When the time comes to make a life change, whether changing your look, your job, or your relationships, your emotions will either sabotage or support your desires.
There are many fears that can hold you back – fear of failure, fear of disappointing people whose approval you want, fear of looking stupid, fear of regret. They nudge you into coming up with good reasons for staying in a joyless, boring, or dead-end situation. Regardless of your particular worries, you can use other emotions to counteract the impact of fear and move forward even if only one step at a time.
Three of the emotions you can draw on to help you make the changes you desire are anger, passion, and pride. These three emotions will give you the courage to override your fears.
Using Your Anger
You must allow yourself to feel a strong emotion, with anger being one of your strongest motivators, before you fully commit to making a big change. An intense negative reaction to your circumstances revs up your internal motor more powerfully than a lightly held wish. Through extensive research, Jennifer Lerner and her team at the Harvard Decision Science Laboratory found that anger can lead people to believe they can control their future and it can motivates them to take risks in spite of their fears.
This is often difficult for my female clients. They have been brought up to believe that expressing anger is bad. They cringe and get small in the presence of angry people. If they do express anger, it tends to be a knee-jerk reaction to someone's perceived disrespect. They don't channel their anger to a productive end.
The skill is to shift the focus of your anger away from external circumstances to instead focus on what you strongly desire to change within yourself. It is not your flaky boss or overwhelming responsibilities that make you scream at strangers while you drive. You should be angry that it has taken so long for you to realize that you have the power to change your circumstances.
Many times I have asked a client, "Are you finally mad enough at yourself for allowing this to happen again?" The question focuses the anger on their own avoidance mechanisms, disarming the blocks they had for changing.
When you adamantly say, "Enough," you can stir up the energy to raise your feet out of the mud.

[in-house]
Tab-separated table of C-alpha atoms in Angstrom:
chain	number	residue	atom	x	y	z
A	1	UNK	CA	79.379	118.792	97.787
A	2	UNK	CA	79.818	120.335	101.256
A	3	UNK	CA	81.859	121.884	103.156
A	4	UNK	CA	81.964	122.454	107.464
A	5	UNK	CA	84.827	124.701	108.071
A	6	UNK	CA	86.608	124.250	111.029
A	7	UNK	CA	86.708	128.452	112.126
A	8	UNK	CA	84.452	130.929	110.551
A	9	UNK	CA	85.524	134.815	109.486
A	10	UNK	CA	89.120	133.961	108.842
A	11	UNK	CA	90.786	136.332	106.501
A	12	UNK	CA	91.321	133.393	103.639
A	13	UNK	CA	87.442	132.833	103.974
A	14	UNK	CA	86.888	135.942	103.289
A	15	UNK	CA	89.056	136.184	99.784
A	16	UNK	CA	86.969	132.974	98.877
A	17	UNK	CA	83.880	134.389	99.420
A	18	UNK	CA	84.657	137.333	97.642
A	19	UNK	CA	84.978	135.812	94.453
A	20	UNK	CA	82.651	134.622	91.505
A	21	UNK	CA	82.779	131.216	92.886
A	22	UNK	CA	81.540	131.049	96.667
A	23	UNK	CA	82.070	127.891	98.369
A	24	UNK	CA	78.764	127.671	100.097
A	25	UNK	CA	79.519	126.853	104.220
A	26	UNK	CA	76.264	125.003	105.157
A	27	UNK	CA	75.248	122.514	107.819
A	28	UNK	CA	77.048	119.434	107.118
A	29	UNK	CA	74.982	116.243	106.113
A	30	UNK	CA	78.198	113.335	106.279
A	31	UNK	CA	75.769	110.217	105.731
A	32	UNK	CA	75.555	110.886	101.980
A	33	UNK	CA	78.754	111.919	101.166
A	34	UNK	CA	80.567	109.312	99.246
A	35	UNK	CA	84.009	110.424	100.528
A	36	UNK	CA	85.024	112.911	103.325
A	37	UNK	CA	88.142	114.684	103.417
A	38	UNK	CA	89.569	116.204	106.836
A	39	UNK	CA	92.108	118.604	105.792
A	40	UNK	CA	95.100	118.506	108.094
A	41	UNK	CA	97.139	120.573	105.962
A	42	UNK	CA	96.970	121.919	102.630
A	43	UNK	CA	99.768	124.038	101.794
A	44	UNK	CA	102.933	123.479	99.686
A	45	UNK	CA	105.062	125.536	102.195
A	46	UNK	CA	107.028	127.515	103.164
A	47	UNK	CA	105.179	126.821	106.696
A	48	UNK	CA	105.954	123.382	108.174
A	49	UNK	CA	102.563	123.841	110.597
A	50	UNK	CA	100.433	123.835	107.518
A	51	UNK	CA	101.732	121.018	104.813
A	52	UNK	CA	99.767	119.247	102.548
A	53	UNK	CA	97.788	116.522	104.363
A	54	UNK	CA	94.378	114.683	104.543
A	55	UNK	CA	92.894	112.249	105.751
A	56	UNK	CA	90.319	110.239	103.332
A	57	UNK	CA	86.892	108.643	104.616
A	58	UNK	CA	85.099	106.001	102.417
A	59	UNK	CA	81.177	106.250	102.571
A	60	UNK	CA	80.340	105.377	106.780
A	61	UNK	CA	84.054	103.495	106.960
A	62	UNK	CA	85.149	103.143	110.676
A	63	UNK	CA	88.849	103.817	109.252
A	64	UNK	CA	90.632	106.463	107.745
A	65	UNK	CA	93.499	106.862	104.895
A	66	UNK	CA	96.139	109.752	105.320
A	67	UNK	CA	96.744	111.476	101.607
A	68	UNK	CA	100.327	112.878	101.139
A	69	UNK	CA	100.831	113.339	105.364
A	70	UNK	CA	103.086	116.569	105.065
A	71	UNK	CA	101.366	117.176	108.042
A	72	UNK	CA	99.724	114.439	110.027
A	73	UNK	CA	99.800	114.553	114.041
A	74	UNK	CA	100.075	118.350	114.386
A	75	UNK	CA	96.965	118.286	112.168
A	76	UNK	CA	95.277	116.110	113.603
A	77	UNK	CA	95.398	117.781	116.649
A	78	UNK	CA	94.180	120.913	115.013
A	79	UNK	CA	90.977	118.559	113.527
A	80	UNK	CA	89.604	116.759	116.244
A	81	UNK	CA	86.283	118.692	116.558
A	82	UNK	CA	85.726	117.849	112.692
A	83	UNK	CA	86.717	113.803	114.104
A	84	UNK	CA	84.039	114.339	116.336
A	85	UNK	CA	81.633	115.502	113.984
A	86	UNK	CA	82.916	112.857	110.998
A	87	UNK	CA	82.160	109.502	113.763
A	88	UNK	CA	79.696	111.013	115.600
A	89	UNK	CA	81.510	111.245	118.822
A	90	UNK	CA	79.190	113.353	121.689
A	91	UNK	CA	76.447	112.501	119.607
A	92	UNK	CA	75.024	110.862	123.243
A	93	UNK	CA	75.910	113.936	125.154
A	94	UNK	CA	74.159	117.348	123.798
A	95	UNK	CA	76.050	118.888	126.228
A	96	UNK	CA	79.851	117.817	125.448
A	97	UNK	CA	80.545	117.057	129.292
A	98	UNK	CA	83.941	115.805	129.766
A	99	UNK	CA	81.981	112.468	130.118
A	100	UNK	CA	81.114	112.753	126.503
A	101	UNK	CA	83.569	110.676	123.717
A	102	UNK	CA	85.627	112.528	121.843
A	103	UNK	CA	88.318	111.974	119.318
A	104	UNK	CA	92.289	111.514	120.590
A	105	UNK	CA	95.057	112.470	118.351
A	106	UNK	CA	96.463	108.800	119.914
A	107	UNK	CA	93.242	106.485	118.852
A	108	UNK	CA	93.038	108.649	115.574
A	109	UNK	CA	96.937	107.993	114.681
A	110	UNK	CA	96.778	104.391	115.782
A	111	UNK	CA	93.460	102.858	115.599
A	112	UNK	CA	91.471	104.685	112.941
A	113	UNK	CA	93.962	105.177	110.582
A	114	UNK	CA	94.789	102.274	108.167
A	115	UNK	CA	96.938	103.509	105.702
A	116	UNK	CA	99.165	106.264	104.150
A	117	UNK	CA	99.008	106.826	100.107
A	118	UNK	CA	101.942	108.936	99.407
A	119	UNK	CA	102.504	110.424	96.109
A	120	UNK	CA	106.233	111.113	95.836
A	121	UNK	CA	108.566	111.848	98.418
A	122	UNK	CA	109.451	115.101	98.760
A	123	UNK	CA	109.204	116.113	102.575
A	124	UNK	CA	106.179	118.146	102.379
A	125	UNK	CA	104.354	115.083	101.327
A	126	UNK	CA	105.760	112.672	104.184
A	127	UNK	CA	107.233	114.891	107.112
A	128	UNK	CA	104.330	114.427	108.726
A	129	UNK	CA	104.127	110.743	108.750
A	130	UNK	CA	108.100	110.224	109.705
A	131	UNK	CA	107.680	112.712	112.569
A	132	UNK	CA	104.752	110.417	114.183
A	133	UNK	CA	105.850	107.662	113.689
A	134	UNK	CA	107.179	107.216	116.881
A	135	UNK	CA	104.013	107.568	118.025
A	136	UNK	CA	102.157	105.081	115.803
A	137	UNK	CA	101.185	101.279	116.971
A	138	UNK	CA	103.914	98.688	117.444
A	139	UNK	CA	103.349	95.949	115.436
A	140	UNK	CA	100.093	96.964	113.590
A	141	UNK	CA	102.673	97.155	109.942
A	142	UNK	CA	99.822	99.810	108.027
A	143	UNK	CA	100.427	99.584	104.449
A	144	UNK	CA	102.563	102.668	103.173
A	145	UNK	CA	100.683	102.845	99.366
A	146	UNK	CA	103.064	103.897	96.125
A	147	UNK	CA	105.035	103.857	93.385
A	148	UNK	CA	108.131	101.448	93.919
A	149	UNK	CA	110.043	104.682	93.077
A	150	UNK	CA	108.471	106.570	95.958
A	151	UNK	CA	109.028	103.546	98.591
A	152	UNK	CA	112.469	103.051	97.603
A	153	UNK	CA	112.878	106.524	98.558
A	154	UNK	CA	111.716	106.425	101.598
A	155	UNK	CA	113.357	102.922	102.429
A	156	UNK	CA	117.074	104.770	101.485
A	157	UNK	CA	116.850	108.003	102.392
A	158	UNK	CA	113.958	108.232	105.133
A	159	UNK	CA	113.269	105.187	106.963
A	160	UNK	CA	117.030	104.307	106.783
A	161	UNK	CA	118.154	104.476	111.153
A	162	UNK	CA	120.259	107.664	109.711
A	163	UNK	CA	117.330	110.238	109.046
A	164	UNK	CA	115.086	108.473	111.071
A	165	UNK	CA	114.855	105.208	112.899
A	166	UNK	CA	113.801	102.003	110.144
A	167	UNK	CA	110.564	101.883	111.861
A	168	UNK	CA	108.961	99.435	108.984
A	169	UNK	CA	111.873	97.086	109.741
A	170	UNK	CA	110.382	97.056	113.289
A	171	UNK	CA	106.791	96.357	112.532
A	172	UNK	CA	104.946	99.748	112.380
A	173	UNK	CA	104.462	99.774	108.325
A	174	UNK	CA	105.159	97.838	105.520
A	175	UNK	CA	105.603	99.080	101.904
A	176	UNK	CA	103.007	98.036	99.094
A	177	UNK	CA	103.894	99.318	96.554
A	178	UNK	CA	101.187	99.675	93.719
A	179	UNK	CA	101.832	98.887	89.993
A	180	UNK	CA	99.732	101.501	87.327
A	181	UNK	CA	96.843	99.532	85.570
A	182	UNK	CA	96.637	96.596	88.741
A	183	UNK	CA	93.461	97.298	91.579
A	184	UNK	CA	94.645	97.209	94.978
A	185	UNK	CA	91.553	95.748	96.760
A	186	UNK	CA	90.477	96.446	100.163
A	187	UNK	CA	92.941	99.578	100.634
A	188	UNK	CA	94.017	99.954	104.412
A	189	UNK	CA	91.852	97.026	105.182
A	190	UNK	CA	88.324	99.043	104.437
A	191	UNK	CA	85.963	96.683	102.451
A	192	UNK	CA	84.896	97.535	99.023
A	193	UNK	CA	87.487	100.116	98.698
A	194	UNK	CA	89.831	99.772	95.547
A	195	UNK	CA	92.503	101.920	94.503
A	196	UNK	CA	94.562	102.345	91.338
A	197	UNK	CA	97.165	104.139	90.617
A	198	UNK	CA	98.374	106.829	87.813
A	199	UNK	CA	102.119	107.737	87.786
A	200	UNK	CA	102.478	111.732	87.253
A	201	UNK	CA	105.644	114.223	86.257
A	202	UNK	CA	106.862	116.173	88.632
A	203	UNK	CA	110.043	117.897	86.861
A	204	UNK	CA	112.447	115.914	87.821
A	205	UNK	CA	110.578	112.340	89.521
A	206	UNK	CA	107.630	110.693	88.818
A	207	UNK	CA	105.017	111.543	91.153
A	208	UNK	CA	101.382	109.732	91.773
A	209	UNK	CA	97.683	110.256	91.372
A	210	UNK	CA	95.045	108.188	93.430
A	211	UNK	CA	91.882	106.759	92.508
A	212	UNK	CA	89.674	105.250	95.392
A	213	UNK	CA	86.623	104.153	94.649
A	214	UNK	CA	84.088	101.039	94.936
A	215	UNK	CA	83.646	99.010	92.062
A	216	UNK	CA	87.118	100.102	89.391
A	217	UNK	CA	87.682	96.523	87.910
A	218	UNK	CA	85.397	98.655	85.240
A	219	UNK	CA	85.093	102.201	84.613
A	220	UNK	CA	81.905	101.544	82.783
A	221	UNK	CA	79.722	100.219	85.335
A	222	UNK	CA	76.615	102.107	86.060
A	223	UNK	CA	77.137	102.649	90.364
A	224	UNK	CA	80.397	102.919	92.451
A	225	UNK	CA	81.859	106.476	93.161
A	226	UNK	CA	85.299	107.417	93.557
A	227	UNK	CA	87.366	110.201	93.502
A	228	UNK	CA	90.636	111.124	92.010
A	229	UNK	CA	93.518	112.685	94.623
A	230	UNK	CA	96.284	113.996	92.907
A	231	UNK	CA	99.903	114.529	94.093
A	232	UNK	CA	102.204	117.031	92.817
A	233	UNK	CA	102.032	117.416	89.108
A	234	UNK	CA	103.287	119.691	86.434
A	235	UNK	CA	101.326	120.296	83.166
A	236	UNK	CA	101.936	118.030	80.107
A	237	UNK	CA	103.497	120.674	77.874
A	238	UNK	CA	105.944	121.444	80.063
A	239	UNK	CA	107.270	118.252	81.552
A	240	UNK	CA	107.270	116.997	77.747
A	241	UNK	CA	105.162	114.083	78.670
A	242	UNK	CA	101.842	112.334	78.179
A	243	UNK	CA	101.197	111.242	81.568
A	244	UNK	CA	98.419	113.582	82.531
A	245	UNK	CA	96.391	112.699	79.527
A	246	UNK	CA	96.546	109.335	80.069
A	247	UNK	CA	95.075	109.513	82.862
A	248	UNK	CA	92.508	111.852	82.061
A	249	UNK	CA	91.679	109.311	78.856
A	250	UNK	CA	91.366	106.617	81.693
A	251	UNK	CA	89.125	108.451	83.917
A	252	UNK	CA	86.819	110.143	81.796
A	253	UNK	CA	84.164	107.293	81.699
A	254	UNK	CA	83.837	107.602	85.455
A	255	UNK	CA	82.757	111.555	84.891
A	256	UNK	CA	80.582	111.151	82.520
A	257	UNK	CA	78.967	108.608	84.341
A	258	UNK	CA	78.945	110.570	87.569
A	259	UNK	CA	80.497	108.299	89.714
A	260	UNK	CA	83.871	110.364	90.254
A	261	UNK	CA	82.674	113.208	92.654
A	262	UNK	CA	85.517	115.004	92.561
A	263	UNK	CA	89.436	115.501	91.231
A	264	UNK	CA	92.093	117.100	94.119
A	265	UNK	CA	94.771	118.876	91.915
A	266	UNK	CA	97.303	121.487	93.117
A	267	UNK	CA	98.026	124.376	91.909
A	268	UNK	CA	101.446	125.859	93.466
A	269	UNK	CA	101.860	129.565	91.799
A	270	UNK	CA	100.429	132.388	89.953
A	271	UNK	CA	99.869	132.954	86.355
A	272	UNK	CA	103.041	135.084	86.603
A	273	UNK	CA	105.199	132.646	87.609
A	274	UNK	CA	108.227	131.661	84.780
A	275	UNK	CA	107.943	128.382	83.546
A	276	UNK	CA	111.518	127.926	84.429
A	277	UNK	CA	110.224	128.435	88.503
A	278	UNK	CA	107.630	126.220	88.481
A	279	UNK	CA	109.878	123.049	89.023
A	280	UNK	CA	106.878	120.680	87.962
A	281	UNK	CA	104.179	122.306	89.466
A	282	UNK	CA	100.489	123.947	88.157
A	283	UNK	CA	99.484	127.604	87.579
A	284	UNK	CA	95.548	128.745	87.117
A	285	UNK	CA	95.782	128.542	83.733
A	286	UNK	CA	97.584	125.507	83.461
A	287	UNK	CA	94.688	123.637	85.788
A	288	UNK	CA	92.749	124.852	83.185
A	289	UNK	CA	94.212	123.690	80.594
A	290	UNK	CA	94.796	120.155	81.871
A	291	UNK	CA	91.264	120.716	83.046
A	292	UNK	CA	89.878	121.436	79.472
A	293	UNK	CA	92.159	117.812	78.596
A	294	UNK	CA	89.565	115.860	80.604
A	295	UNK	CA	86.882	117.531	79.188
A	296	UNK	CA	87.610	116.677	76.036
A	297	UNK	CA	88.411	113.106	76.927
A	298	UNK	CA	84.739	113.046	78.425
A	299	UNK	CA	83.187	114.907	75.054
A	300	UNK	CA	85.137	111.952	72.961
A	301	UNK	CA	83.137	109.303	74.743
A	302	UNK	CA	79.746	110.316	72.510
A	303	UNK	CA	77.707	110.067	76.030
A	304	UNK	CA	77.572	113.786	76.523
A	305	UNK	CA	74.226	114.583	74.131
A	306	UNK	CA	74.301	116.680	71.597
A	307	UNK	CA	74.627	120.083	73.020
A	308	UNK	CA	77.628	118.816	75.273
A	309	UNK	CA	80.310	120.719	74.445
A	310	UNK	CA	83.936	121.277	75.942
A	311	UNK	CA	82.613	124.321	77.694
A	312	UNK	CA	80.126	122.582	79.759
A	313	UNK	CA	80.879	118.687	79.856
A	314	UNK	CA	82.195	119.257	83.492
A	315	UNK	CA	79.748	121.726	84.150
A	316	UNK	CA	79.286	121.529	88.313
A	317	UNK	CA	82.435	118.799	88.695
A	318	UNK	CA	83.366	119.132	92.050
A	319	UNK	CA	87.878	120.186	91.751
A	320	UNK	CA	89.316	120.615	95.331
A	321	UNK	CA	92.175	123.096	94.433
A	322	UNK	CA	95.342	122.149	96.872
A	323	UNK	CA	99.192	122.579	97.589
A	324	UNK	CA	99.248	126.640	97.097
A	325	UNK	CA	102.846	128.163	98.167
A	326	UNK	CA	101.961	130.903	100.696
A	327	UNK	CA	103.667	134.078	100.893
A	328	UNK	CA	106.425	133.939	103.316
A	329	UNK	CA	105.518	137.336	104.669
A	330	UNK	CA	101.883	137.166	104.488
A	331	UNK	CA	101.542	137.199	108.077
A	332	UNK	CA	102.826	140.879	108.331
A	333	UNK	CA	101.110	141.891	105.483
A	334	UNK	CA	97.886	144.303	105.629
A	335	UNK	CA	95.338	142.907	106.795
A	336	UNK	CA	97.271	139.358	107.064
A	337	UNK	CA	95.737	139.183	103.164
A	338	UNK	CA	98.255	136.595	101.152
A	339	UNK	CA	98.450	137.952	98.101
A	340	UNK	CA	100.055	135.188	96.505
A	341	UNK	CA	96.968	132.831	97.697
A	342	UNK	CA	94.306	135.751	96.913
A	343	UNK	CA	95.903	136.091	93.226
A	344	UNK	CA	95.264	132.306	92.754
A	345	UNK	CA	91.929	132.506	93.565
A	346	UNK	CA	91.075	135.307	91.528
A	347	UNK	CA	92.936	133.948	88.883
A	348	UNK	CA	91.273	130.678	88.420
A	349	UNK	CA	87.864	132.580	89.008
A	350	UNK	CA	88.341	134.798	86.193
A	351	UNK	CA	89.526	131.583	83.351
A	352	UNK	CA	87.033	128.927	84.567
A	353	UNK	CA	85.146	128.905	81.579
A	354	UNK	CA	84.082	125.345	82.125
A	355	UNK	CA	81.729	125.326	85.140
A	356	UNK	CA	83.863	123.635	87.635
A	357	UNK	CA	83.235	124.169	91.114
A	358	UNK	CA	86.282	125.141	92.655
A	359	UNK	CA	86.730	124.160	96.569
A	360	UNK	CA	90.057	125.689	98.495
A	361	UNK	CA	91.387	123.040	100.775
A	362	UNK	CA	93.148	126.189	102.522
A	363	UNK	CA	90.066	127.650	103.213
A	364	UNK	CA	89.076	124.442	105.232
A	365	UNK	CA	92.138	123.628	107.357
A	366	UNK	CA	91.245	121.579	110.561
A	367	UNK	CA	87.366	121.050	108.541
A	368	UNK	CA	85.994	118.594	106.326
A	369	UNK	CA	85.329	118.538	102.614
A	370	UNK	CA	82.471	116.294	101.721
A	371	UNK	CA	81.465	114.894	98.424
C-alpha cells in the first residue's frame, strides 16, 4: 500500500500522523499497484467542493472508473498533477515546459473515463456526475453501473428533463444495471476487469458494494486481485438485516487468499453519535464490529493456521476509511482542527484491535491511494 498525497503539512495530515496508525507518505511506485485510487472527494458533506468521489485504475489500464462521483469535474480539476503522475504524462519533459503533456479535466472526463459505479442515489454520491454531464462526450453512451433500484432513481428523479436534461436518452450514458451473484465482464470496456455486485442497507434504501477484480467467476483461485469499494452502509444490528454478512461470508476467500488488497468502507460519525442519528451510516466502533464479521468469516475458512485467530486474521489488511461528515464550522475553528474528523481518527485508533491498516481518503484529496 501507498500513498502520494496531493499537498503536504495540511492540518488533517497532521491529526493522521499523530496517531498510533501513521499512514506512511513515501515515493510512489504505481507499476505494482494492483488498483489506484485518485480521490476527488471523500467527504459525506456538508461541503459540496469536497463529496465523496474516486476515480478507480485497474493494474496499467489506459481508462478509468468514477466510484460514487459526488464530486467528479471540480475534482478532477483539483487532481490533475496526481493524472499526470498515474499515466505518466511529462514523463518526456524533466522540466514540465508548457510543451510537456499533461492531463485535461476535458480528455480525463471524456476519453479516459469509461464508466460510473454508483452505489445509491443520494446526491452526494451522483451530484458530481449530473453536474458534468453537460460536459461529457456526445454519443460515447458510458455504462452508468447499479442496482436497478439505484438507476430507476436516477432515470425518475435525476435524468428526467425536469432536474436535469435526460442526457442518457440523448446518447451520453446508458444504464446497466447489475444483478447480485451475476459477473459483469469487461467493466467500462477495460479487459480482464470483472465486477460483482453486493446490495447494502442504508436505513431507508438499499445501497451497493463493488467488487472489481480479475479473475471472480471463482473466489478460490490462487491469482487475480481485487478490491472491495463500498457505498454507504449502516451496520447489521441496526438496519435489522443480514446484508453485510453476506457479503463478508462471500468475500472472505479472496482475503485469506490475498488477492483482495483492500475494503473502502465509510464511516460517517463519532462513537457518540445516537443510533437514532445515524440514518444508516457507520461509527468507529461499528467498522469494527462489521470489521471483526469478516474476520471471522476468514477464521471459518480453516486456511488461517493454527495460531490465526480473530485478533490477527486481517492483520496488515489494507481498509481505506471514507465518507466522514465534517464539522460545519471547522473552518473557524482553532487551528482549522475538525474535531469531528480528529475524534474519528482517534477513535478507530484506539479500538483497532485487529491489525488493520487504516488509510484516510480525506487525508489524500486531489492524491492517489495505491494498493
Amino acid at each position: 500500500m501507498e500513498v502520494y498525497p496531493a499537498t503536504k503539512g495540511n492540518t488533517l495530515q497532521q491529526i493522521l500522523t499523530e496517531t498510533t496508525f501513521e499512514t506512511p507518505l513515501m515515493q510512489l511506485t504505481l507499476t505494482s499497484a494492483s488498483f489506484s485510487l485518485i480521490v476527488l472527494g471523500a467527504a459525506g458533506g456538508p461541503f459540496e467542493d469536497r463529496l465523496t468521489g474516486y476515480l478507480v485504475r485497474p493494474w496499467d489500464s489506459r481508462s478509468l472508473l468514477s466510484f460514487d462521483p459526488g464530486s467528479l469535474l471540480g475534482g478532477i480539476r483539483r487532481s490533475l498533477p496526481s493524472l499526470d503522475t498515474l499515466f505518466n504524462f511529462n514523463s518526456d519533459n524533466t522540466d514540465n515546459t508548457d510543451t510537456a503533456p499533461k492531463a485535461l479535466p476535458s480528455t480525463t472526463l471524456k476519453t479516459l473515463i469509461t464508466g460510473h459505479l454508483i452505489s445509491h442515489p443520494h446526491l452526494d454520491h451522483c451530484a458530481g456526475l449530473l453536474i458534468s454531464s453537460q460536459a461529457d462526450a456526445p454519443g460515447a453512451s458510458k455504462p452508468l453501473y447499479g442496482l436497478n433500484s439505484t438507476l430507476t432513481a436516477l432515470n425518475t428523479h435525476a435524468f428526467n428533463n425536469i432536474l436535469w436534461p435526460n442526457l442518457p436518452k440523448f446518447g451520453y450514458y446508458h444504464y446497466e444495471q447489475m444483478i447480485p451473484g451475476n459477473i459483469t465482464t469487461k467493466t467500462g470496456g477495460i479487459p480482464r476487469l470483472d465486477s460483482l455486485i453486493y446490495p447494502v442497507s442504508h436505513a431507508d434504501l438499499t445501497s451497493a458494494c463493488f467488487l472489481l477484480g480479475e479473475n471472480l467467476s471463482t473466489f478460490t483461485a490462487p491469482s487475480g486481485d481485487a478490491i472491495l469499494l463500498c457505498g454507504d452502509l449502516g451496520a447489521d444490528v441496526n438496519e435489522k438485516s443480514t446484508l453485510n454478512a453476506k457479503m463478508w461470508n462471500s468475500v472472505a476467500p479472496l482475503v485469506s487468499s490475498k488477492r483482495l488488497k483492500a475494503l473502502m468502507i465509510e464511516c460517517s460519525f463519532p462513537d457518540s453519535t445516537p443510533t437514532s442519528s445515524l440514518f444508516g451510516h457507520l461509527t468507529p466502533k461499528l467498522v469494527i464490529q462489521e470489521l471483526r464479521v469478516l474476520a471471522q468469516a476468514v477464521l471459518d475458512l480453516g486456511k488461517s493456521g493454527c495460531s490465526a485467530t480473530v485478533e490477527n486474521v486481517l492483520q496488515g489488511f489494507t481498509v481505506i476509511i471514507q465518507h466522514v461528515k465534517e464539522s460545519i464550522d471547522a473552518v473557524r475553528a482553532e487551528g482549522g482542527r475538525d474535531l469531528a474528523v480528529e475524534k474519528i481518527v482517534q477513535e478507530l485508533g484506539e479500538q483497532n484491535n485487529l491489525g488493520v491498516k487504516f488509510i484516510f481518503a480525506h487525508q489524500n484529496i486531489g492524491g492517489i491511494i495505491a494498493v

Anger can be a great mobilizer of positive action. Many great things have happened in history as a result of someone saying, “I’ll show you.”
Ask yourself these questions:
Put your emotions in service of what you desire. Get angry! Then employ positive, powerful emotions to help you survive your journey.
Shifting Anger to Passion
Use anger to motivate your movement, but then shift it to passion to stay healthy. Sustained anger can be destructive physically in your body and externally in the world around you. Anger, frustration, and stress trigger the brain to release adrenaline and cortisol that will wear out your body by causing high blood pressure, heart disease, ulcers, hormonal imbalances, a weakened immune system, and a host of digestive problems.
Also, anger can eventually block the result you want. Your negativity can drive people away, people who could help you achieve your goals. Even if you don't direct your emotions at others, the measurable energy your emotions emit repels people, counteracting your desire to connect with people in a new, more positive way. 1
Therefore, once you commit to making a change, you should shift your focus away from what is missing in your life (evoking anger) to what you desire to positively create (inspiring passion). The intensity of your desire for the outcome you want correlates to the likelihood you will do what it takes to make your vision real.
Take time to envision what your life could be like when you make the changes you want. Set deadlines for taking steps to make this vision real.
Adamantly wanting something to end is a good way to kickstart change. Once you are off and running, you need a positive obsession to sustain your efforts.
Override Humility and Inadequacy with Pride
Your brain needs evidence of success before it will quit listening to your fears. Your brain’s primary function is to protect you. You need to continuously let your brain know that that the changes you are making are not only working, but they are producing positive results.
At the end of each day, instead of looking at what didn’t work or where you fell back on a promise to yourself, notice what you did well even if the step was small. Show your brain you are not only capable of making the changes you desire, but that good things are happening, not the worse case scenario. Your brain will support your changes if your outlook is positive.
Emotions are the drivers of your thoughts and behaviors. Instead of letting fear paralyze you, use anger, passion, and pride to help you muster the courage you need to make the changes you want to see in your life.
1 Childre, D. & Marti, H. The HeartMath Solution (San Francisco: HarperSanFrancisco, 2000) pp. 33-34.
Article adapted from Wander Woman: How High-Achieving Women Find Contentment and Direction (San Francisco: Berrett-Koehler: 2010) pp. 140-142.